In this example, the seller is at least one of your clients so you must present the $180,000 offer to the seller. Another concern for the listing company is whether the listing company had authority from the seller client to "hire" the short sale company. If the short sale company has a legitimate ownership interest in the property, you may have to present it to the short sale company too. On these facts, it does not appear that the short sale company has an interest in serving the seller's best interests, but is representing itself at this point. It appears that this company is poised to exercise its option to buy the property for $160,000 and then take title from the seller, remove the seller from his home and resell the property for a profit. (The short sale company might even be interested in knowing more about the $180,000 buyer prospect). In this "business model" the short sale company that might sign option contracts with many different sellers in similar situations and it doing so might really be brokering sales of distressed properties. The short sale company may not qualify as an "investor" in the real estate, where they would buy the property at a fair market price and then resell later. It appears that the short sale company is trying to take advantage of a distressed seller by buying the property for a price that is well below what the market might still be willing to pay (remember we have another offer out there for $180,000) and resell for the profit. The short sale company will profit and the seller may well be harmed. In our example, the listing agent owes agency duties to the seller and the listing agent is in the tough positions of being the one who enlisted the "aid" of the short sale company.

    Before a listing company even considers any sort of business relationship with a short sale company the listing agent and broker should check sources like the Attorney General's office, the Better Business Bureau and the Illinois Department of Professional Regulation to check their record and reputation. The listing company should also consult with its own attorney and the seller before entering into any such business arrangement in order to be sure there is authority from the seller client to enter such a relationship.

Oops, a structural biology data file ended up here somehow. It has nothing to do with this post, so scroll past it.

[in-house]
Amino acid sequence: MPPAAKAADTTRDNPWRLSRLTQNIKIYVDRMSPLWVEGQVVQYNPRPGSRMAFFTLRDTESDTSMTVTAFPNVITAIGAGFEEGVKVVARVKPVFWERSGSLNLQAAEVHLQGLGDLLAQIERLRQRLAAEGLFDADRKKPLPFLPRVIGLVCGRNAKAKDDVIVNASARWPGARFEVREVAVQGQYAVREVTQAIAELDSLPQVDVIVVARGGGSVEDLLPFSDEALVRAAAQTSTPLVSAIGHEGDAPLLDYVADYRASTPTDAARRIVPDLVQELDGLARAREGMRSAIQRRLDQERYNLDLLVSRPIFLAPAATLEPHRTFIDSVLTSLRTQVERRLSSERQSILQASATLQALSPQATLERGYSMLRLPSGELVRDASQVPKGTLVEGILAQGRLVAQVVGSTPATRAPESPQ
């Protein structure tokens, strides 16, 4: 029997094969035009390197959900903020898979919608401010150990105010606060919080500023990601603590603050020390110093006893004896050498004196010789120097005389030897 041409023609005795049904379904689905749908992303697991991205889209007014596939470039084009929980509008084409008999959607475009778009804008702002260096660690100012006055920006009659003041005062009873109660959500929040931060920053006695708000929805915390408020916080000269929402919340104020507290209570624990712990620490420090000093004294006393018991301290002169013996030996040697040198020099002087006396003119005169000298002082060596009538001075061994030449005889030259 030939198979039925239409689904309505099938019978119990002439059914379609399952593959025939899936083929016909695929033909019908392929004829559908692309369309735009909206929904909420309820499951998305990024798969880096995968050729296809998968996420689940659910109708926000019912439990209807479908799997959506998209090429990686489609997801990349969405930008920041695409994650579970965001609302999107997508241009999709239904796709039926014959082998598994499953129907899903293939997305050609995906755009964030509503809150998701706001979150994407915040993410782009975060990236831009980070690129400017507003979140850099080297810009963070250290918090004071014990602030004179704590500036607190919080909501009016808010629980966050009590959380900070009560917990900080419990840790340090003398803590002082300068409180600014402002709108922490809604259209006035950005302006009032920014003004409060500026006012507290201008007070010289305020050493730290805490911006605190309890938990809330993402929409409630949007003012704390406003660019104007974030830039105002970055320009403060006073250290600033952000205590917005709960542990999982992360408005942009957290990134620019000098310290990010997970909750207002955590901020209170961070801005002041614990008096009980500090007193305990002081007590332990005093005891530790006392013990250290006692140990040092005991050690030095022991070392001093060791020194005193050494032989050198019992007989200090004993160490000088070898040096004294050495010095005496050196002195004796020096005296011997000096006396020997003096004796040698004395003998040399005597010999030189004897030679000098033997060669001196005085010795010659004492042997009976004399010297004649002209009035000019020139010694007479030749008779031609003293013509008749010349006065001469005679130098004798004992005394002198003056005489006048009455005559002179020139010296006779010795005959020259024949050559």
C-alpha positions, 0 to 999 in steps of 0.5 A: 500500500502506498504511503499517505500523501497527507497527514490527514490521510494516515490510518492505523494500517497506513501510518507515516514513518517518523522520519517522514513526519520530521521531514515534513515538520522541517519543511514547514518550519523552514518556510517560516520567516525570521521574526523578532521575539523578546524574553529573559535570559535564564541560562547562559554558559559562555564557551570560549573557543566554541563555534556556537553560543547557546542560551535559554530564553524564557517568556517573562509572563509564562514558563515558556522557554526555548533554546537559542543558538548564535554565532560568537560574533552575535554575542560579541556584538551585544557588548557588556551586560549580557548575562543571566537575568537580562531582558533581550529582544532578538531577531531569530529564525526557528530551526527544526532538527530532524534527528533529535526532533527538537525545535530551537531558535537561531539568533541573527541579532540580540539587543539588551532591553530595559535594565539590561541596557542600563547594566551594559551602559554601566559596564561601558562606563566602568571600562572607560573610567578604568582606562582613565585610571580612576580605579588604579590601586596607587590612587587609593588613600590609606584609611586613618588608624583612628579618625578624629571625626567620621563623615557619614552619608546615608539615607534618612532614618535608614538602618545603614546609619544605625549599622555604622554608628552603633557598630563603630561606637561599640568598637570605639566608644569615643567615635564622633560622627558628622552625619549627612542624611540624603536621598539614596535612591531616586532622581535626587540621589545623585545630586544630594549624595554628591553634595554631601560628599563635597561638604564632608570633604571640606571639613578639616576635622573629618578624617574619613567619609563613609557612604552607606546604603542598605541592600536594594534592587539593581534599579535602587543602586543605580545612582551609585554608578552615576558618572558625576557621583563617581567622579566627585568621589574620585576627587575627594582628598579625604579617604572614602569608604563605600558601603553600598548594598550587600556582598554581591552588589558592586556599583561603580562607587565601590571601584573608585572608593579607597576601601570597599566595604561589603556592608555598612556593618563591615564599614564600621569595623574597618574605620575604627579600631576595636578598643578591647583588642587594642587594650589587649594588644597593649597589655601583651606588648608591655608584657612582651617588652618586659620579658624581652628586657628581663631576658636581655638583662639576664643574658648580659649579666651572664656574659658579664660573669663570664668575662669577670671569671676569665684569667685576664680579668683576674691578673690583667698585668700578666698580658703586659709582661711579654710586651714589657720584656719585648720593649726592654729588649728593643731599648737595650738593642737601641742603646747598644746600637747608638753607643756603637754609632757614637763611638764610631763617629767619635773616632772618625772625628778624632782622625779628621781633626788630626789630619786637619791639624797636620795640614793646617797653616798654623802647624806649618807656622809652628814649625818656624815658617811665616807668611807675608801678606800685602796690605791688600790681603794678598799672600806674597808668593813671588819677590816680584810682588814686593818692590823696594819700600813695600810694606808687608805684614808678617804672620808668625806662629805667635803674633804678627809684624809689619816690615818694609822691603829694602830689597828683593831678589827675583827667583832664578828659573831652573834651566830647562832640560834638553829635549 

Situation#2

    The short sale company enters into an option contract to buy seller's property and then the short sale company seeks the assistance of the listing company to market the option contract for sale on the local Multiple Listing Service (MLS).

    Here are some issues to consider in this situation: Does the short sale company have the requisite authority to hire the listing company? The short sale company may have some rights under the option contract, but the seller still holds title to the property. In order for the listing company to place the listing in the MLS, the listing company will need authority from all owners. The listing company's attorney should be consulted to advise the listing company on this issue. The other major concern here would be whether the short sale company is really looking to "use" the listing company's real estate brokerage license on a per deal basis in order to avoid obtaining a real estate license itself. By hiring the listing company, the short sale company gains access to the MLS. Again the question becomes, who is the listing company's client, the short sale company, the seller or both? It is entirely possible that the short sale company is not really "investing" in real estate but "brokering" the real estate where they exercise their option to buy the property at a low price and then immediately turn around and sell it at a higher price. Is this difference in price a return on their investment or really a brokerage fee? Has the short sale company not acted as a middleman in the transfer of ownership from the original seller to a buyer through the use of the option contract? Are they doing this as a "business model?" If the answers to these questions are yes, you can see there is an argument to be made that this is brokerage disguised as "investment."